The ongoing COVID-19 pandemic has devastated countless businesses alongside its obvious human cost. But there are those companies that have benefited because their products were in high demand during the global public health crisis. One brand that unquestionably gained is The Clorox Company (NYSE:CLX). Clorox wipes were sold out of many retail locations for months in the early stages of the pandemic. But will this sales boost prove a flash in the pan for the company, or the start of more lasting growth?
Clorox got a push from the pandemic, but 2021 is less certain
Clorox’s popular wipes fall into the company’s Health and Wellness segment, which includes cleaning, professional products, vitamins, minerals and supplements. The company has three other segments: Household, including bags and wraps, grilling products and cat litter; Lifestyle, which includes food, water filtration, and natural personal care; and International sales. Humdrum stuff, until those sold-out signs appeared on supermarket cleaning product shelves across the country.
The pandemic’s impact on Clorox’s bottom line was immediate and noticeable: In the company’s fiscal year 2020, which stretched from July 1, 2019 through June 30, 2020, and therefore included those first panicked months of the pandemic, the Health and Wellness sector saw sales of $2.75 billion, a 14% increase, and pre-tax earnings of $766 million, a 34% increase, making it the standout segment, although the others did well too. However, recalling those widespread shortages of wipes, one might ask whether Clorox would have done even better in the pandemic panic if it had had the ability, or the flexibility, to scale up manufacturing to meet the unprecedented demand.
So far this year, Clorox has been experiencing the U.S.’ return to a semblance of normality in the form of flat sales of a little under $1.8 billion in the first three months of both 2021 and 2020. Unfortunately for Clorox, net losses of $61 million in the third quarter of FY 2021 compared with net earnings of $241 million in the third quarter of FY 2020. The company points to higher manufacturing, logistics, and commodities costs shrinking its margins, and says results for the whole of its fiscal 2021, which ends June 30, are expected to be strong.
Doing good could be great for investors
Looking ahead, it’s interesting to note the kind of company Clorox is and how it aspires to be seen. To gauge by comments on the website Glassdoor, which asks current and former employees to rate their employer, Clorox is breeding a loyal workforce, always an encouraging sign in these days of generally low mutual regard between workers and their companies. As 258 reviewers see it, there is “amazing work-life balance at Clorox,” and the company boasts “great people, great work-life balance” according to another 77 reviewers. On the negative side, 51 reviewers thought “decision-making can be slow at times,” which jibes well with the observation that the company wasn’t able to fully exploit the sales potential the COVID-19 outbreak represented. Nevertheless, Glassdoor named Clorox the 12th best place to work in 2017, and 47th in 2019. Having established an enthusiastic employee base will help the company if it makes the changes it needs to in order to capitalize on the newfound popularity of its cleaning products.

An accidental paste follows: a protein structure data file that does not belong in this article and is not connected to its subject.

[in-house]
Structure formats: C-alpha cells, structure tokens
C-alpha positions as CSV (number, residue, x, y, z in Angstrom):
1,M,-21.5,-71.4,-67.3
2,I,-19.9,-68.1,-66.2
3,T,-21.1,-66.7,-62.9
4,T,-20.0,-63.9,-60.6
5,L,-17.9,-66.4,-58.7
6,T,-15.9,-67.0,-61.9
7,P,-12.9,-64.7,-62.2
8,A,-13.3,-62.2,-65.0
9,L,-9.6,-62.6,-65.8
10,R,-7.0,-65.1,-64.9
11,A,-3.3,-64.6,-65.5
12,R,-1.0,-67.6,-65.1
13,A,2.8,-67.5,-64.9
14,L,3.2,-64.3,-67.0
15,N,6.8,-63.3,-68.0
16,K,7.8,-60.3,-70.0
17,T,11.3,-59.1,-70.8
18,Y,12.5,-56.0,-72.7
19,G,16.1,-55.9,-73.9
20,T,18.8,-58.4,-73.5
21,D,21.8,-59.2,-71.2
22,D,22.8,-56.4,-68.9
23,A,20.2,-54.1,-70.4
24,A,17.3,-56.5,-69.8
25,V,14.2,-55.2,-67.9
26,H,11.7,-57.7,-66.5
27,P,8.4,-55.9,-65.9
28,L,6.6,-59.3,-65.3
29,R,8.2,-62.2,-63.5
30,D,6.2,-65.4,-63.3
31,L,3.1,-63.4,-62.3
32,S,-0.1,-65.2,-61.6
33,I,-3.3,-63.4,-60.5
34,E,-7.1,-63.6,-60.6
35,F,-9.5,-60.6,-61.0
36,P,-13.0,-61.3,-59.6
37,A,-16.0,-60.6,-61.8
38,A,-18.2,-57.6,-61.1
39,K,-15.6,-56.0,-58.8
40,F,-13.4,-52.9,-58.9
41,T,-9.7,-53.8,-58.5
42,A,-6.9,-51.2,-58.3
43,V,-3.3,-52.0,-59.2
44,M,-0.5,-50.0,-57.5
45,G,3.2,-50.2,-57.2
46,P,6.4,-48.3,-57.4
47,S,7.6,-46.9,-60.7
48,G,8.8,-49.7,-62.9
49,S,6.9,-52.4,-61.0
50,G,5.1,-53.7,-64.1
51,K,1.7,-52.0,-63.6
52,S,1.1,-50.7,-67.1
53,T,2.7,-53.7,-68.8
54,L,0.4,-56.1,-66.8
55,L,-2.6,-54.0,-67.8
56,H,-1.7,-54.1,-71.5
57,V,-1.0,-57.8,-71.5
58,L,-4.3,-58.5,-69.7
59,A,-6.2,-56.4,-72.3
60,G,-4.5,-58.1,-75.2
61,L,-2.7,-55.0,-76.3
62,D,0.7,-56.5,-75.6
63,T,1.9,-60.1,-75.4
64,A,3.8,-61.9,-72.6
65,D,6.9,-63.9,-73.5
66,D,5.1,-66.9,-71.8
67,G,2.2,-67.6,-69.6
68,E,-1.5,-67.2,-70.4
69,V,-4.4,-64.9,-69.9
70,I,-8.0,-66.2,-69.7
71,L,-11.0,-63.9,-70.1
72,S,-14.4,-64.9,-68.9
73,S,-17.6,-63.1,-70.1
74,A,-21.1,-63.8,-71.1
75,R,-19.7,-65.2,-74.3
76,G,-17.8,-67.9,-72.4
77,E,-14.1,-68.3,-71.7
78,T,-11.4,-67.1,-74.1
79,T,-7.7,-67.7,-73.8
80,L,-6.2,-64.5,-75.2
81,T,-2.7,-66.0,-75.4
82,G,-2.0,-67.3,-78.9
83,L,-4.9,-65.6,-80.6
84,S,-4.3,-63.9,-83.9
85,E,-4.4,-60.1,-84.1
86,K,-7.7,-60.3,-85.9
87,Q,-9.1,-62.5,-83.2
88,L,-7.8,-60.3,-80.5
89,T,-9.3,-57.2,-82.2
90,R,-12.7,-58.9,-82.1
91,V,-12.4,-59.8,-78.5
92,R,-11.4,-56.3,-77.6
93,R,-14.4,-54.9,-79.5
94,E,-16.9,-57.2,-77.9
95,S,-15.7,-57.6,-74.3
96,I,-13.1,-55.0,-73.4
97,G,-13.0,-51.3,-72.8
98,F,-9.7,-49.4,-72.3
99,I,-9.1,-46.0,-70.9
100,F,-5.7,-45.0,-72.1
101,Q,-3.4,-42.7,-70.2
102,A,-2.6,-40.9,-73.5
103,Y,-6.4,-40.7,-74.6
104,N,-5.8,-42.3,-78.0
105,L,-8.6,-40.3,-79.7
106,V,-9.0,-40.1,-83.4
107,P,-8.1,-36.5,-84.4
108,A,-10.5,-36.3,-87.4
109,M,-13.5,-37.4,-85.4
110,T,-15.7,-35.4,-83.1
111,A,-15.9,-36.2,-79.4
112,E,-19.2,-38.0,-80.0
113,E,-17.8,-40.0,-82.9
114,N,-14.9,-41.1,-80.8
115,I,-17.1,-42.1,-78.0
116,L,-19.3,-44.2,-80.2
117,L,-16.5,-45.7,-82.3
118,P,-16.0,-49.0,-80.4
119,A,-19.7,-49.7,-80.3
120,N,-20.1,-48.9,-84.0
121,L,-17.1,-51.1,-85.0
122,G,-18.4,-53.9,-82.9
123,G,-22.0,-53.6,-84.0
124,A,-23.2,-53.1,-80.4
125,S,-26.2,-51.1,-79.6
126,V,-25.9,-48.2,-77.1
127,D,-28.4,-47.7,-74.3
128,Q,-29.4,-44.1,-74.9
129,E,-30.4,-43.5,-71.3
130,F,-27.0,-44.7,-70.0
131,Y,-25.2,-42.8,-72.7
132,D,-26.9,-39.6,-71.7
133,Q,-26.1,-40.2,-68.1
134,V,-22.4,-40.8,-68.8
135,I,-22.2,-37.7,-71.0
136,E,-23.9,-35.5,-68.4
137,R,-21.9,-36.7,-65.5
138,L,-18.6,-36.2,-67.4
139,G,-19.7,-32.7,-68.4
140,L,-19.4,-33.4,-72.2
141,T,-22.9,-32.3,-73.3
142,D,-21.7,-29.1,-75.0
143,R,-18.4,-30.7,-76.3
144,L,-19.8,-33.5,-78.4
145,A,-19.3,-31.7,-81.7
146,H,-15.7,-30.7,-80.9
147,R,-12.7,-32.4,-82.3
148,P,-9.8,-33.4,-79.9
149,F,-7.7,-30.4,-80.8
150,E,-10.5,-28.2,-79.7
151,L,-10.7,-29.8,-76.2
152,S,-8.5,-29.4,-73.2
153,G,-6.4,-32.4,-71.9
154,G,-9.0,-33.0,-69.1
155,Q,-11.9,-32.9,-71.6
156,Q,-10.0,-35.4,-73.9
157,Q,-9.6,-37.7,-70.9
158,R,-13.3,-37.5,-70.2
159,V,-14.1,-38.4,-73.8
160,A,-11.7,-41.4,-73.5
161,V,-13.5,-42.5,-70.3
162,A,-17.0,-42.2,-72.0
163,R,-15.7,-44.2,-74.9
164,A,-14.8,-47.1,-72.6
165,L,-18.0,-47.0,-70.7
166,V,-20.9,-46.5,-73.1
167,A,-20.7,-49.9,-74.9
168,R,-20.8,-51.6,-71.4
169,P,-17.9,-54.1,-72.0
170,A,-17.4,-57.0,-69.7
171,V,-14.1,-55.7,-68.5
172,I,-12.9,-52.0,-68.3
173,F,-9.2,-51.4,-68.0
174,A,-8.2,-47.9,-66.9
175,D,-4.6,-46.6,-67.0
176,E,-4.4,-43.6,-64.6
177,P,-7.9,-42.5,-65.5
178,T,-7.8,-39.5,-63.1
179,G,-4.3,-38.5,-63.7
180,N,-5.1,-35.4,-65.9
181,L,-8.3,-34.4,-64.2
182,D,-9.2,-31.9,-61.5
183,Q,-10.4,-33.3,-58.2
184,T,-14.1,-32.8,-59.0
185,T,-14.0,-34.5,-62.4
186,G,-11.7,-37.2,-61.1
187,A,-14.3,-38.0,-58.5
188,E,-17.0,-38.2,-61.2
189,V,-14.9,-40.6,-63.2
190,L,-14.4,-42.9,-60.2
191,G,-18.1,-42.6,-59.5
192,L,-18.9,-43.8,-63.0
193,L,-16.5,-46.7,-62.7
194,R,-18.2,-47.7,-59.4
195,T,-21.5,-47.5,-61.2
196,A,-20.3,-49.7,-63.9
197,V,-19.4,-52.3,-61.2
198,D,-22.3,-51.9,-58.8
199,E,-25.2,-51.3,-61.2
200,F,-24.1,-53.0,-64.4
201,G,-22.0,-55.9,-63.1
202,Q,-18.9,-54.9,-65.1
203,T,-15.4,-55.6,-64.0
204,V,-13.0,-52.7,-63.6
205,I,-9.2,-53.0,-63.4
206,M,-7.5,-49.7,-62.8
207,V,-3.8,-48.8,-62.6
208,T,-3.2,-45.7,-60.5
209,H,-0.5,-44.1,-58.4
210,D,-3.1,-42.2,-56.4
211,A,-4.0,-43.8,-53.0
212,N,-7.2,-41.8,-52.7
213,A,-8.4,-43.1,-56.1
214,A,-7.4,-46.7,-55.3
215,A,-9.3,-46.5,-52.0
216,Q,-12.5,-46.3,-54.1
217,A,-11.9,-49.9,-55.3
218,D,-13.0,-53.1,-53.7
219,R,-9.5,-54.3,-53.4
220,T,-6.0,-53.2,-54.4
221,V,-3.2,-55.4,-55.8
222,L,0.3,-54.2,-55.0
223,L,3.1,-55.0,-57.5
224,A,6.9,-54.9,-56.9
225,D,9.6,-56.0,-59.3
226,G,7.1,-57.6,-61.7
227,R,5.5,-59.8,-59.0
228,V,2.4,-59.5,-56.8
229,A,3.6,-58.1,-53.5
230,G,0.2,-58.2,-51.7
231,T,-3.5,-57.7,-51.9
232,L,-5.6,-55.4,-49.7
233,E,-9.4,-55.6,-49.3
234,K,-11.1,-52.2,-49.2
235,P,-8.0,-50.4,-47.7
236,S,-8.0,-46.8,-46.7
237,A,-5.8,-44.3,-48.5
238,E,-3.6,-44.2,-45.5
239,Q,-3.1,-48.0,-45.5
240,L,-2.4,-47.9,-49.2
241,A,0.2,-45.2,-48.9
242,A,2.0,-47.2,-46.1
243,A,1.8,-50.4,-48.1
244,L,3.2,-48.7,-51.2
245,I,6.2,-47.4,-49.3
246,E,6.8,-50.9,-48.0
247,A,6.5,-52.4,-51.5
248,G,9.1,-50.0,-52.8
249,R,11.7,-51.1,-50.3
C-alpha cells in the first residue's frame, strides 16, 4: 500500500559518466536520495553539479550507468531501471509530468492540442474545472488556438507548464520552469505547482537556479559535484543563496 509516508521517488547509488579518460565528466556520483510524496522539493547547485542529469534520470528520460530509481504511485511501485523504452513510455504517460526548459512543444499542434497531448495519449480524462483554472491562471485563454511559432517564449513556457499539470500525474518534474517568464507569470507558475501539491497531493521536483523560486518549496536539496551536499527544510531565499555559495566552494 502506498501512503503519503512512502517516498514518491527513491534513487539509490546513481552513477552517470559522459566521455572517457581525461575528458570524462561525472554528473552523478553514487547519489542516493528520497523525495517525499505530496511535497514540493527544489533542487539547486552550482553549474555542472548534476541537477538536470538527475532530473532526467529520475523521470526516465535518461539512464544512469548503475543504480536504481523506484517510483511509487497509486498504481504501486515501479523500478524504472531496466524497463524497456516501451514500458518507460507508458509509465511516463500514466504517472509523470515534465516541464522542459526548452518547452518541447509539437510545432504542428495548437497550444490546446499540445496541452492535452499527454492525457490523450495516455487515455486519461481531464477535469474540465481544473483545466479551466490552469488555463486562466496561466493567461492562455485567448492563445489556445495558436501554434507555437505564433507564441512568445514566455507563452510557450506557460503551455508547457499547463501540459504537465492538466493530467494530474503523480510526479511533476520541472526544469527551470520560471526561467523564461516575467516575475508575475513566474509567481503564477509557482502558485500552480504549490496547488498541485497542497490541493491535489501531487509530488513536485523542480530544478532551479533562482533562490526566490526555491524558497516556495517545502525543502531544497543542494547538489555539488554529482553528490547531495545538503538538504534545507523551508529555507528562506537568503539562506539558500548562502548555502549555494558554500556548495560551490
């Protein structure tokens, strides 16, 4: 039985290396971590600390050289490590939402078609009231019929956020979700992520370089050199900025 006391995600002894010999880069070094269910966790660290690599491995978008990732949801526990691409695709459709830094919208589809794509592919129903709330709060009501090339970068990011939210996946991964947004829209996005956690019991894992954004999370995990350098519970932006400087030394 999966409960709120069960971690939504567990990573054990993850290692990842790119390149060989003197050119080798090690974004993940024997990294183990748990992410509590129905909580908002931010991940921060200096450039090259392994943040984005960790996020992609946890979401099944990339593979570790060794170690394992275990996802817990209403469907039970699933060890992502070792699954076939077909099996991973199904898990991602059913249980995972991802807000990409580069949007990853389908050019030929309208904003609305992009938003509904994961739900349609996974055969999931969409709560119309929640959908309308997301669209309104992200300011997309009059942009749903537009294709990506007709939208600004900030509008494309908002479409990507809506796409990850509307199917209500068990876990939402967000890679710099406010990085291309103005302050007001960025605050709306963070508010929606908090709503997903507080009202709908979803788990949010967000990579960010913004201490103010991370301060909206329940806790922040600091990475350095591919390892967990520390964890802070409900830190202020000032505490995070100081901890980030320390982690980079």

Consumers (and therefore investors) should find it encouraging that Clorox is attempting to brand itself as “green”, announcing on June 15 that it is helping launch the U.S. Plastics Pact’s “Roadmap to 2025,” with the goal of “a circular economy for plastics in the United States by 2025.”
Data on OpenSecrets.org shows that political contributions during the 2020 election cycle by individuals affiliated with the company all leaned blue, with donations to President Biden’s campaign totaling $58,740. In 2015, Clorox joined the UN Global Compact, committing itself to follow principles for companies in such areas as human rights, labor, environment, and anti-corruption. With half of the U.S. market and much of the European consumer market already in its grasp, this political orientation might help boost Clorox’s sales.
Clorox can capitalize
According to the Wall Street Journal, Clorox earnings per share considerably exceeded analysts’ expectations from the final quarter of 2020 through the third quarter of 2021, and their consensus recommendation for the past three months has been for investors to hold onto the stock. Out on the markets, Clorox’s stock price has unsurprisingly slipped from its high of $236.51 on July 1, 2020, but it still stood at $176.65 as of the close on June 25, still significantly above the range the shares were trading in between 2016 and 2019.
The big question mark that hangs over Clorox is whether the company can rev up its decision-making processes to significantly increase production of cleaning products, since pandemic-driven demand for them seems likely to continue in the short term. Watch carefully how the Health and Wellness sector does over the next couple of earnings periods to help determine whether the stock remains one to hold onto or buy more of.
This article represents the opinion of the writer, who may disagree with the “official” recommendation position of a Motley Fool premium advisory service. We’re motley! Questioning an investing thesis — even one of our own — helps us all think critically about investing and make decisions that help us become smarter, happier, and richer.
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